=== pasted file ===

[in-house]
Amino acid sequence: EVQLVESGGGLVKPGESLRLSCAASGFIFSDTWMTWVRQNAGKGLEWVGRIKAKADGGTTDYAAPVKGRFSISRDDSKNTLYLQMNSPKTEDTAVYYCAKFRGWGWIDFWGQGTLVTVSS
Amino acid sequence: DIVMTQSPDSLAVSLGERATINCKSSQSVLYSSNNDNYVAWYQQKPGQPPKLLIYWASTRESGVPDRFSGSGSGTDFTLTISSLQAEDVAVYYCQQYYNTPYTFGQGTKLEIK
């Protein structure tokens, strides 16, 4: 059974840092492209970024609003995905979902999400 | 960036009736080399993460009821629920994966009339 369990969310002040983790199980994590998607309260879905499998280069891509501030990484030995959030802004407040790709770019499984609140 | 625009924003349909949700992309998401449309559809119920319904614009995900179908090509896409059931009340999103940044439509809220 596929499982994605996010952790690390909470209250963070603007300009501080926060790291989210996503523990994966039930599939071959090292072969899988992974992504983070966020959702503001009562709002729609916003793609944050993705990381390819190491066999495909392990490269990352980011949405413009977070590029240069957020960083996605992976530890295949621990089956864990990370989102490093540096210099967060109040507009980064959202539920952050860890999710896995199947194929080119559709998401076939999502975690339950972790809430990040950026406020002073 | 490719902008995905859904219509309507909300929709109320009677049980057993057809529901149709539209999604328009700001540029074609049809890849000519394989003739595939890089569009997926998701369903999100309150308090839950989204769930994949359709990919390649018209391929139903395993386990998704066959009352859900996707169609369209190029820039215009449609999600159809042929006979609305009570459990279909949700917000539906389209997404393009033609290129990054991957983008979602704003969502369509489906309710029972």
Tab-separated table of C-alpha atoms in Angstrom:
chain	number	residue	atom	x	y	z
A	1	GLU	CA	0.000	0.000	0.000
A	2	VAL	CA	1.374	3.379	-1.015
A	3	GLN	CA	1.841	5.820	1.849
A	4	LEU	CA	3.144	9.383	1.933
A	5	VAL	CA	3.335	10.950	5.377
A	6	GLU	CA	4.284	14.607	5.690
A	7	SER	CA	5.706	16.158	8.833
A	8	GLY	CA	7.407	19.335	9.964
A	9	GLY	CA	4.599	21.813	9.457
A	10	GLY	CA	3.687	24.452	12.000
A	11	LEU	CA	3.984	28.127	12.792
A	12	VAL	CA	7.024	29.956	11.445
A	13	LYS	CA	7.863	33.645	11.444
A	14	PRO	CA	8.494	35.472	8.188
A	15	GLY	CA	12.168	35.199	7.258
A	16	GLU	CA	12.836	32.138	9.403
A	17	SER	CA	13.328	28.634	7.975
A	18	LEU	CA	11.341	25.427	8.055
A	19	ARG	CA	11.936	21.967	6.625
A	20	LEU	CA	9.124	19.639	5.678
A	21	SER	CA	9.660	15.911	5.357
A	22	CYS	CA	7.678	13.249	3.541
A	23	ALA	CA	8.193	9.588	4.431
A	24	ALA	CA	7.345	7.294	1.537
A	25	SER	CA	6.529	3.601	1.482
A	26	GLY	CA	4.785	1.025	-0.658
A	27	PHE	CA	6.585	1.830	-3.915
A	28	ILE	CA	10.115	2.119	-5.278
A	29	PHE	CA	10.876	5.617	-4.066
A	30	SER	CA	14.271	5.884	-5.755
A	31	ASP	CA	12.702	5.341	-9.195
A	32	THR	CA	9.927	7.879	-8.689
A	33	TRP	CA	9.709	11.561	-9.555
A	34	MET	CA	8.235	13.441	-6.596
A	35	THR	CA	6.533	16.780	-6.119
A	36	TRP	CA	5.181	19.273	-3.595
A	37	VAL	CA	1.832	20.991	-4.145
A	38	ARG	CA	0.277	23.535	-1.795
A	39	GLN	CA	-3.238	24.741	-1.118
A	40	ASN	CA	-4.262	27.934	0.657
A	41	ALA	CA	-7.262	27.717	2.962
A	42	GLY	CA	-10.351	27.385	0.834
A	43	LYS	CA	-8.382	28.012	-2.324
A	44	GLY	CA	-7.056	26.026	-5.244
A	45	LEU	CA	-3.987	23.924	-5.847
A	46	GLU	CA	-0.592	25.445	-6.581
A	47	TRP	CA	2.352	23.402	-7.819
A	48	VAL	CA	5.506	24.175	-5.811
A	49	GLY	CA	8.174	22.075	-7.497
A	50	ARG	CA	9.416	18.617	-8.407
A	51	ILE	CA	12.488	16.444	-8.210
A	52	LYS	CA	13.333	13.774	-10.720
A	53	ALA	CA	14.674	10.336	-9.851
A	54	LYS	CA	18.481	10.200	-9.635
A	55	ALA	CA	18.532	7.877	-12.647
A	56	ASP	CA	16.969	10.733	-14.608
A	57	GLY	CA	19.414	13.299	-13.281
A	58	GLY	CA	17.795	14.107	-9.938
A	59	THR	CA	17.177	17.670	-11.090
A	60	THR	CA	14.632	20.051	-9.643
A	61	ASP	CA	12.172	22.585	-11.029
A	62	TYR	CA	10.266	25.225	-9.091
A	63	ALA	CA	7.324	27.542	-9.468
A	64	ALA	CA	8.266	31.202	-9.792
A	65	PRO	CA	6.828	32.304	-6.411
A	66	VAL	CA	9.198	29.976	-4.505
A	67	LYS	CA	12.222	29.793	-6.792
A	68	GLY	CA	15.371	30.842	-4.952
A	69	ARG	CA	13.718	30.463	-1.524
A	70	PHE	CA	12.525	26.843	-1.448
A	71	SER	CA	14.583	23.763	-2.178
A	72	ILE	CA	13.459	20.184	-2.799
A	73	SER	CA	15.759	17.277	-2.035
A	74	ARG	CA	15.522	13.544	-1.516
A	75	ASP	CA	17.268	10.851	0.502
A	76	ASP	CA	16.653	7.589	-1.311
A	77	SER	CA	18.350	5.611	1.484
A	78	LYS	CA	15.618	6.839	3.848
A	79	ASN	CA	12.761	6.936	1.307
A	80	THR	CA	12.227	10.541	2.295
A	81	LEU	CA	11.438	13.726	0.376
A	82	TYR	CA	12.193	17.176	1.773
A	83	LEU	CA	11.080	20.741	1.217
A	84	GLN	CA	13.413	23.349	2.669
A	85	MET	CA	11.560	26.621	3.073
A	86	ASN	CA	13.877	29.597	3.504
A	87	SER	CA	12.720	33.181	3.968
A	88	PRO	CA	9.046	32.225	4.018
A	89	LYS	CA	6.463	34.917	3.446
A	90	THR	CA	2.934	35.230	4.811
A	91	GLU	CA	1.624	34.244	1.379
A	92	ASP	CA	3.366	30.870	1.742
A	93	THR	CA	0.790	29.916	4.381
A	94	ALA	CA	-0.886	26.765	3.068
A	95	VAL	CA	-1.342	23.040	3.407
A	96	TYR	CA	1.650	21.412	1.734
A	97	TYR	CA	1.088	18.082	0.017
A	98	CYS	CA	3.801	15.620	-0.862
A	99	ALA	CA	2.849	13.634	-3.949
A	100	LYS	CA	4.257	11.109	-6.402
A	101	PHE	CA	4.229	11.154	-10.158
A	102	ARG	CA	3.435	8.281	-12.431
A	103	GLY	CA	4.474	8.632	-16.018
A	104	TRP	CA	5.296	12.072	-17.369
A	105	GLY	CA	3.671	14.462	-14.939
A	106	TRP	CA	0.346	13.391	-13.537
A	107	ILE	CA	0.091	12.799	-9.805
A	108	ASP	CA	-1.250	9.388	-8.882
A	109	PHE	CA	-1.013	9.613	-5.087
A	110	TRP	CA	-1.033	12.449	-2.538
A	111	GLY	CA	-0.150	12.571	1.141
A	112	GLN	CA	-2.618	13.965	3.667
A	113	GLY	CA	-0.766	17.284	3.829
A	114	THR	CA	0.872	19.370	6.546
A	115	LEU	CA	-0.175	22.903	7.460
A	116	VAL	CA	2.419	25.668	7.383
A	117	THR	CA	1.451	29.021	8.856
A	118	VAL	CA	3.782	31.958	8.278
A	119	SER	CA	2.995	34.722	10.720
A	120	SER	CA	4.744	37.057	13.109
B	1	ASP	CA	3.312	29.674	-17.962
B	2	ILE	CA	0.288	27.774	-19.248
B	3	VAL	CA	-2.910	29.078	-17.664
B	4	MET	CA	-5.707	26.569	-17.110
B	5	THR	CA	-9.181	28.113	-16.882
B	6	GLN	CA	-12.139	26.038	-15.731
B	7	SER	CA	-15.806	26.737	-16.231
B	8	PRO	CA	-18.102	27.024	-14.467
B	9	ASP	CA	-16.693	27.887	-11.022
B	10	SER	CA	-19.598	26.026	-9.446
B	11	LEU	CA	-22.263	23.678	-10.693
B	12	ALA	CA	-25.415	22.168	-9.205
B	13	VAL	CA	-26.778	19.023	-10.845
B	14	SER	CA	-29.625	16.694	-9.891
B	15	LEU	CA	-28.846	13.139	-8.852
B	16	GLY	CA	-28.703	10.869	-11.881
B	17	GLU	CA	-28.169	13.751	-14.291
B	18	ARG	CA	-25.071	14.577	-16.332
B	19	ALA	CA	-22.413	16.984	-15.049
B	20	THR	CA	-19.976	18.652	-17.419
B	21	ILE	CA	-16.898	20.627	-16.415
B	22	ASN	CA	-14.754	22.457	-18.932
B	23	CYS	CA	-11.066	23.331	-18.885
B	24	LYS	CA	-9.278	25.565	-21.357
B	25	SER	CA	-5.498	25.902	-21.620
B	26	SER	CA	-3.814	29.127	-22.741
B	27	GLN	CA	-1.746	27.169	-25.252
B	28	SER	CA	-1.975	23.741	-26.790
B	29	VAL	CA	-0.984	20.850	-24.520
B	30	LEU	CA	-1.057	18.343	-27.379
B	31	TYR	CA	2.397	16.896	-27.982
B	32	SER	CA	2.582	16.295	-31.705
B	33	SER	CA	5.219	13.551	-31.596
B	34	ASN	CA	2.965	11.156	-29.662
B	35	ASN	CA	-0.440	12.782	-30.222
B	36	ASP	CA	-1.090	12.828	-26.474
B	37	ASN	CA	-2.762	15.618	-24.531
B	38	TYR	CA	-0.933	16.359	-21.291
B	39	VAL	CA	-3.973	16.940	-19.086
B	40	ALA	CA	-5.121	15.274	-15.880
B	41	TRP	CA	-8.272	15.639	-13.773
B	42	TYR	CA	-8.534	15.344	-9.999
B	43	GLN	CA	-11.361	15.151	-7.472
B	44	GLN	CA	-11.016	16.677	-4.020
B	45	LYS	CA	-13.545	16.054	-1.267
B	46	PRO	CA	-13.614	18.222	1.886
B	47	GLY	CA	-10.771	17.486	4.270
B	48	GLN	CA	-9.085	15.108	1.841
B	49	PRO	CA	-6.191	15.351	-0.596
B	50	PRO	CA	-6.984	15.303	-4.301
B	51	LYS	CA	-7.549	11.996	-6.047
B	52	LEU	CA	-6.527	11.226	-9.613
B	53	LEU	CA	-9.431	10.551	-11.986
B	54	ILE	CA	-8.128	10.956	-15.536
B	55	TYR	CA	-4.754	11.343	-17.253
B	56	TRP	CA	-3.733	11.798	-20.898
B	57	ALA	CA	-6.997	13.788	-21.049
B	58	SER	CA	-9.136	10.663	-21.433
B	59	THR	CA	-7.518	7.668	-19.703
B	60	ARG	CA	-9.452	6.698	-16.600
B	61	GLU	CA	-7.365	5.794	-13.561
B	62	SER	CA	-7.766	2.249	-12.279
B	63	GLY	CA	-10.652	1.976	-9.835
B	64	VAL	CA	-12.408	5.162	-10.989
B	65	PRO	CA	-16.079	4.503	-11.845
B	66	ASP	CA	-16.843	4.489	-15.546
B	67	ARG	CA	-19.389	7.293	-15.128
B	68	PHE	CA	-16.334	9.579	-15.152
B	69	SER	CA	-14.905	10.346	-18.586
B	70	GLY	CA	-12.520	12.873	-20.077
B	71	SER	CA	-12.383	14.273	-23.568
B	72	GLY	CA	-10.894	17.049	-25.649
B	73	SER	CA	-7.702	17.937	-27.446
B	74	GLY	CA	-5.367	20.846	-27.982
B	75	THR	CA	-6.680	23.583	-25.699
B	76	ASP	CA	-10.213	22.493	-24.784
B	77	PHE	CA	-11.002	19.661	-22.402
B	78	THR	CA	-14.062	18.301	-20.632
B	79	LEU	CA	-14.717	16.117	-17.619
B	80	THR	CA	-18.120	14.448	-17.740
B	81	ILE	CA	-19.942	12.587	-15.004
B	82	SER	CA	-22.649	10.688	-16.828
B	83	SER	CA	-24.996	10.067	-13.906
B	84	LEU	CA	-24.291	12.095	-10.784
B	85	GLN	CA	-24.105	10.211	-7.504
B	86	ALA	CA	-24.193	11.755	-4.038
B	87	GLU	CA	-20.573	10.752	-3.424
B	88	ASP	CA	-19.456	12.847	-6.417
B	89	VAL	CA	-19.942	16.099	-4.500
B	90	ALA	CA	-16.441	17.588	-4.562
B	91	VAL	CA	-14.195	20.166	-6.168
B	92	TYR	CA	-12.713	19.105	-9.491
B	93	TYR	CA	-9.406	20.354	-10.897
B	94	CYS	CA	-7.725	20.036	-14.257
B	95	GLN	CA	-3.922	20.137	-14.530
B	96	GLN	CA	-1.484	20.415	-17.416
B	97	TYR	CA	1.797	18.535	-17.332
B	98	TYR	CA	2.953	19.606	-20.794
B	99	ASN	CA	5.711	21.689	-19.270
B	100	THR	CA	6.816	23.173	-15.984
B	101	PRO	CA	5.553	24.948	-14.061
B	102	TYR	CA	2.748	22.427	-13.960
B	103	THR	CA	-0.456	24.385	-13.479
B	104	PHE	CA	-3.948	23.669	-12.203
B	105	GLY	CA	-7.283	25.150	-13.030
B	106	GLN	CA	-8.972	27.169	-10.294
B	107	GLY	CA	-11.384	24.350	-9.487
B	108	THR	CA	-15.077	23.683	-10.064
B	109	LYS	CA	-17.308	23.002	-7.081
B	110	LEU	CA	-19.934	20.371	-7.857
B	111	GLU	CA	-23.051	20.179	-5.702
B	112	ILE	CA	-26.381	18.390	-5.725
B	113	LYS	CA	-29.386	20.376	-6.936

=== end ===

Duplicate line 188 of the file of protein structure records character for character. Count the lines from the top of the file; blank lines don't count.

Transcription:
B	62	SER	CA	-7.766	2.249	-12.279